(This insightful article by Elsie is a reprise from 2016 that is just as relevant today)
When people come for counseling, there is typically a Presenting Problem. I usually ask something like, “What brings you to counseling at this time?” or “How can I help?” Often, though, when I meet with a person for the first time, they just start talking and tell me what their problem is even before I ask. Sometimes the presenting problem is not the real problem but rather a symptom of the real problem. Even so, the presenting problem gets the counseling process started. Just as there is a reason that brings a person to counseling, there is also an expectation or hope that counseling will solve their problem or at least make them feel better. Often they are looking for a listening ear and someone who will be on their side. Sometimes there is a subtle expectation that the counselor will “fix” the problem and/or person who is making life hard for them. It is important for counseling helpers to understand what the problem is as well as what the expectation is for counseling. Many expectations for counseling are realistic, but some are not. And often the realistic and unrealistic expectations are intertwined.
The best place to start is with an accurate diagnosis and understanding of the client as an individual. As the counselor, I need to understand the personality, internal strengths and growth areas, as well as emotional intelligence of the client. I need to also understand the person’s ability to receive feedback and their availability for change. It is hard to receive negative information about ourselves, and we all have a tendency to believe our problem is external rather than internal. But this is prideful self-protection, and it robs us of our ability to grow and change. We all prefer to hear good things about ourselves and recoil and react to negative feedback. Of course, it is as important that negative feedback be delivered with care, but people who tell us only positive things about ourselves are not friends. Think about it, it is not possible for any of us to have areas in our life that do not need improvement. We all need improvement, and we all need true friends who will speak truth to us. Hopefully a counselor will also speak truth.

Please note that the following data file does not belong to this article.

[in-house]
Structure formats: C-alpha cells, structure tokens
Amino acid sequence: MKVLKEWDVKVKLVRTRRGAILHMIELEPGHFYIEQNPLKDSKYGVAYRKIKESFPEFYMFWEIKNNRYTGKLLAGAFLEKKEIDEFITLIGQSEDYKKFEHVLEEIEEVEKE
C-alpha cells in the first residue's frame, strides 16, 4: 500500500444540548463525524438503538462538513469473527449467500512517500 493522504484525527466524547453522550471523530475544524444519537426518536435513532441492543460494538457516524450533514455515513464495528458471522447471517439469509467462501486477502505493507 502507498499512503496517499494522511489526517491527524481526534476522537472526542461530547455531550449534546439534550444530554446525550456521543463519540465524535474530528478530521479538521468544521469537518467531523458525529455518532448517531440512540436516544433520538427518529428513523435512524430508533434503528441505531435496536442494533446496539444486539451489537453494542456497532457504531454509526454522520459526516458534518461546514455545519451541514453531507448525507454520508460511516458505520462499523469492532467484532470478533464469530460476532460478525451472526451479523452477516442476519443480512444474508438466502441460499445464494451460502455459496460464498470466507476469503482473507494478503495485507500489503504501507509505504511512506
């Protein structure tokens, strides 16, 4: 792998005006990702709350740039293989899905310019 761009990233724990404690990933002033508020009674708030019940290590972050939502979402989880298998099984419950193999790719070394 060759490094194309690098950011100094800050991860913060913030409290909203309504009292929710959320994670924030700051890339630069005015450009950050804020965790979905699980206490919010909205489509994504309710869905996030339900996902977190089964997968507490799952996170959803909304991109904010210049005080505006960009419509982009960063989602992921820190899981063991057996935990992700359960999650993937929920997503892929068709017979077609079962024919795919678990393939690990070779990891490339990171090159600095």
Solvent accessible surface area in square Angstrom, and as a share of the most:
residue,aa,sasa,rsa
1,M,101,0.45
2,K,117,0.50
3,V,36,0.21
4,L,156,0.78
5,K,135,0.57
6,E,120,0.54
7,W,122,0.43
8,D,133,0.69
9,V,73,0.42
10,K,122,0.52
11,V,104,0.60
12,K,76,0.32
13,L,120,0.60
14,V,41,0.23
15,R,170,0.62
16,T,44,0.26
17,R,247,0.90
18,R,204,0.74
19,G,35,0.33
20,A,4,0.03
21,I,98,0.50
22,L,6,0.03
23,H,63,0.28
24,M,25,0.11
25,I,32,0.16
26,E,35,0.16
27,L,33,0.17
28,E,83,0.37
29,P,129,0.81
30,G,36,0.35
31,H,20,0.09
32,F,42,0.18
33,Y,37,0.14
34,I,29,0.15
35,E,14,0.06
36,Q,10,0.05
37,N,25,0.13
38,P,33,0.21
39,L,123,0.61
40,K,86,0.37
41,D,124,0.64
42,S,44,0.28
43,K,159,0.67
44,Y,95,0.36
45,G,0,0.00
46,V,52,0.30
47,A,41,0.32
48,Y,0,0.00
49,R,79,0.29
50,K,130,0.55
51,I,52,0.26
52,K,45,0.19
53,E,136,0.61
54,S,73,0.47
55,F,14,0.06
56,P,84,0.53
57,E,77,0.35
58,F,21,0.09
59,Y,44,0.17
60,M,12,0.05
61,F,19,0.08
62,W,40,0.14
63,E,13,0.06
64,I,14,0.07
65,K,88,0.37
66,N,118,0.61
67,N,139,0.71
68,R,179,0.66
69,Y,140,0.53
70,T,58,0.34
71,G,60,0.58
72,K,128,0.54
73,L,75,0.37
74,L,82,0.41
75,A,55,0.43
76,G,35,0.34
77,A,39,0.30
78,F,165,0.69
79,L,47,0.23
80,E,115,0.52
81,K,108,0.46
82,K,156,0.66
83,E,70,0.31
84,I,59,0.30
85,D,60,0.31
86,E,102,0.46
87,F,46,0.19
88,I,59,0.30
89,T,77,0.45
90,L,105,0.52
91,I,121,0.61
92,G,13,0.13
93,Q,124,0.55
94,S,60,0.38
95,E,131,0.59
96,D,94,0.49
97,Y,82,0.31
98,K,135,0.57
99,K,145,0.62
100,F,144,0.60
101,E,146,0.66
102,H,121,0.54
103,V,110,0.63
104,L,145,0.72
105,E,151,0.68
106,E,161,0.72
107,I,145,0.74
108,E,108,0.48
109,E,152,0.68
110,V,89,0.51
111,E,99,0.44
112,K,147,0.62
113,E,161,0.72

It is equally important for a person who has decided to come for counseling to have an accurate understanding of them. Counseling clients need to have personal insight into who they are on the inside. I have known people who automatically blame someone else when something bad happens to them. Narcissistic people, for example, cannot accept that anything could ever be their fault. They seem to be “allergic” to hearing anything negative about themselves. Emotionally healthy people are open to various scenarios concerning why something negative happened. Sometimes bad things are caused by selfish and/or sinful other people. Sometimes negative consequences occur because of our own poor choices. Often more than one person is at fault. Sometimes bad things are just part of life in this fallen world. God can use these events to humble us and cause us to depend more fully on Him. It is more about determining responsibility and how to solve the problem than it is about finding who to blame. How we handle difficult things says a lot about our character. Hard things can help us learn and grow.
Assessments provide the counselor with a lot of information outside of session time so that he/she can focus on helping the client during sessions. Three types of assessments are particularly helpful to both the counselor and the client: StrengthsFinder 2.0, personality assessments, and emotional intelligence assessments. Assessments save time, provide objective feedback, and help clients gain personal insight. Assessments will often inform the client of things that others have been trying to tell them for years.
There are four emotional intelligence skills that we will look at in the months to come. Two pertain to personal competence and two pertain to social competence. Personal competence involves self-awareness and self-management. Social competence pertains to social awareness and relationship management. (Bradberry and Greaves, Emotional Intelligence 2.0)
Self-awareness and self-management come first. Knowing ourselves and controlling our emotions is a prerequisite to social competence.
God’s blessings to you in this brand New Year!